Moab Regional Hospital welcomed a new general surgeon to its staff this month.
Dr. Kim Brandau joins the hospital from Anaheim, California, where her involvement in medicine ranged from serving as the medical director for a fire department, to working with wounded veterans, to assisting with disaster relief. And that was just during her off hours.
As a full-time surgeon for both Anaheim Regional Medical Center and St. Joseph Hospital, Brandau’s scope of practice has included breast procedures such as biopsies, lumpectomies, mastectomies and procedures to address breast pain. Her areas of expertise also include skin cancer procedures, according to Moab Regional Hospital (MRH) Director of Marketing and Community Relations Sarah Shea.
“Dr. Brandau has an excellent reputation for providing high-quality and compassionate care with her patients and colleagues,” Moab Regional Hospital CEO Jen Sadoff said. “When her youngest two children graduated from high school and she began looking for practice opportunities in the region, and we had an opening for a general surgeon, it was a perfect match.”
Brandau, who is fluent in Spanish, received her medical degree from the University of Southern California’s Keck School of Medicine. She then completed both her internship and residency in surgery at Harbor-UCLA Medical Center near Los Angeles. She also completed an internship in obstetrics and gynecology at Harbor, and she graduated magna cum laude with her bachelor’s degree from Chapman University.
An avid outdoorswoman, Brandau has been visiting Moab for more than 20 years, and she said she comes to the job with an intimate knowledge of the risks and rewards of the types of recreation that residents and visitors enjoy.
“Knowing the danger out there helps a lot,” she said.
Southeastern Utah is where she first learned to mountain bike, and Bluff has been a special destination for hiking and backpacking, where she loves to take in the landscape and see petroglyphs and other artifacts, she said. She also enjoys dirt biking, kayaking, camping, hunting and fishing.
“Porcupine Rim was always my favorite (mountain biking) trail,” she said, joking that she’s “old school.”
“All my favorite trails are the ones that have been here forever,” she said.
Not much for cross-country cycling, the thrill of downhill is what attracts Brandau to mountain biking, she said.
Her general inclination professionally is to look for the challenge around the bend, as well, she said, and she spends much of her free time volunteering in emergency medicine in different capacities.
As a fire department’s volunteer medical director in California, she assisted with the development of Community Paramedicine. The community-based medicine program organizes firefighters who are paramedics to respond to non-life-threatening emergency 911 calls, saving both the medical system and patients time and money.
She also volunteered with the San Diego Military Hospital’s Wounded Warrior program, providing medical care and supervision for its outdoor recreation rehabilitation program. Recently, she became part of Team Rubicon, a nonprofit disaster-relief group that two American veterans founded after the 2010 earthquake in Haiti. Only about 20 percent of the organization’s medically trained volunteers are civilians; the rest are veterans.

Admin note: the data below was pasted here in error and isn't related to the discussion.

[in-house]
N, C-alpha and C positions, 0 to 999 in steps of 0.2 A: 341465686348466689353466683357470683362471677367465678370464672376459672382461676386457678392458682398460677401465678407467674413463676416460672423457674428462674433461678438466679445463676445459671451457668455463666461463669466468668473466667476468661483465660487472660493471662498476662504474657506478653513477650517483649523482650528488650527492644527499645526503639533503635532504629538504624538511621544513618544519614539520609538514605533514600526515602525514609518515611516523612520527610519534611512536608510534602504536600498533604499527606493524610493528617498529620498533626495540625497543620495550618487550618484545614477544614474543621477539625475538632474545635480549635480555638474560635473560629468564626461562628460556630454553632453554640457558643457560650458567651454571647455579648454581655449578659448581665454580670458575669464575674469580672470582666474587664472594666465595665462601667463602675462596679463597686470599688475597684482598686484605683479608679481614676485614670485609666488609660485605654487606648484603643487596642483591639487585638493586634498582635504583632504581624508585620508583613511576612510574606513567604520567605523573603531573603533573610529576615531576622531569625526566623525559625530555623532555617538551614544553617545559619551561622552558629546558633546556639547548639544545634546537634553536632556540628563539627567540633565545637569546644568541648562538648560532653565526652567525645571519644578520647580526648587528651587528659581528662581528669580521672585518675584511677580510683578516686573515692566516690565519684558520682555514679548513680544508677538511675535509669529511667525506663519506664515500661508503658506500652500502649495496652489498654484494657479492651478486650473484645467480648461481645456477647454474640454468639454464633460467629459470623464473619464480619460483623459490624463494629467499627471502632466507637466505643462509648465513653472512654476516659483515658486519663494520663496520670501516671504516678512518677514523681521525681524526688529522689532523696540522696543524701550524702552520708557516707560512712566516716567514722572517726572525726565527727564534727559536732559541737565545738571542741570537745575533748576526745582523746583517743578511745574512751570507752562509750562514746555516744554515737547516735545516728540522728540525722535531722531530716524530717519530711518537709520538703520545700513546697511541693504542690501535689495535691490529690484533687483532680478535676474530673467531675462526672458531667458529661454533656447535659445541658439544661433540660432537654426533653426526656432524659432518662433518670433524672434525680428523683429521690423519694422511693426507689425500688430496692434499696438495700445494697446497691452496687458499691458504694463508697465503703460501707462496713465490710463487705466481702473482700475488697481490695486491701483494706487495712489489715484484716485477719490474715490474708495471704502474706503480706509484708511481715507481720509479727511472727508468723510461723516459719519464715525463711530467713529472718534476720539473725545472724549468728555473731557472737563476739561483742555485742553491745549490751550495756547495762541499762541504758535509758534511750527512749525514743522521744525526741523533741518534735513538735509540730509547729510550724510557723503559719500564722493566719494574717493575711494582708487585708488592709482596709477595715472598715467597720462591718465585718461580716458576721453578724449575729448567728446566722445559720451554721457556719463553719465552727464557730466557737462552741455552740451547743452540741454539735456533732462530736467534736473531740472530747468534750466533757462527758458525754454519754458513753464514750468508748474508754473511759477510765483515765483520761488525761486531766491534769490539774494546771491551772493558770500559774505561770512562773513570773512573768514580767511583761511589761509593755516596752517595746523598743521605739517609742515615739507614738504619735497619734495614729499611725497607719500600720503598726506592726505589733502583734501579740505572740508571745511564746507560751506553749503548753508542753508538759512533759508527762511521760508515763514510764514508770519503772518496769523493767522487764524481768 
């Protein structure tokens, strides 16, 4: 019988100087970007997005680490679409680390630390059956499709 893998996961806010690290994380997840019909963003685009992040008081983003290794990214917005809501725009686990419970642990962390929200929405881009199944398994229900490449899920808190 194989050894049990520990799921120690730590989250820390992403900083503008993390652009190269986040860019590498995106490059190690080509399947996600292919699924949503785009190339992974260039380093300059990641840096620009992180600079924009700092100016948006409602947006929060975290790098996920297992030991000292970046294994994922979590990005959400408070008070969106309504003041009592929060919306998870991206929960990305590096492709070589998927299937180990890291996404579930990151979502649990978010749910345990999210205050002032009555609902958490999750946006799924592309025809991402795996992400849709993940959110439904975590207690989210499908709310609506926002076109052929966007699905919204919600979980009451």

It’s a population she loves to work with, Brandau said. Her father is a Vietnam veteran, she said, and her boyfriend was a Marine for 20 years who served multiple combat tours overseas.
“I always wanted to join, but my career and then my family came first and it never happened,” she said. “Serving vets is my way of making up for that.”
She is looking forward to joining efforts with local organizations and individuals to continue to increase the quality of Moab’s health services, she said.
Attending the hospital’s most recent Community Health Needs Assessment meeting, Brandau was surprised by the severity of the health care accessibility crisis in Moab, she said. Many workers do not receive federal subsidies through the Affordable Care Act, and since they live in a state that chose not to expand Medicaid, the situation here is worse than that of economically comparable communities in California, she said.
“As a surgeon, my scope of practice is limited as far as what I can do practically,” she said. “The needs are for pediatric care and more general family practice … But I definitely want to be involved in addressing the gaps in coverage, however I can.”
Coming to Moab with more than 16 years at her previous practice and multiple leadership roles in the hospital and as a volunteer, Sadoff said that Brandau is a wonderful addition to Moab’s medical community and the community at large.
Brandau said she’s excited and fortunate to be in Moab.
“It’s an incredibly welcoming community,” she said.
While the patients and staff at Anaheim Regional Medical Center are happy to see Brandau reach her goals, they will feel the loss, said Dr. Bogdan Popa, an anesthesiologist who has worked with Brandau since 2003.
“I can only talk about her in superlatives,” Popa said. “She truly practices medicine because she loves it and loves to take care of her patients. It’s a big loss for us; everyone loves her.”
Moab Regional Hospital patients can schedule appointments with Dr. Brandau at the Moab Regional Multispecialty Clinic on Mondays and Tuesdays, from 9 a.m. to 4 p.m. The clinic number is 435-719-5550.
MRH says Dr Kim Brandau brings skill, experience and familiarity with Moab
I can only talk about her in superlatives … She truly practices medicine because she loves it and loves to take care of her patients.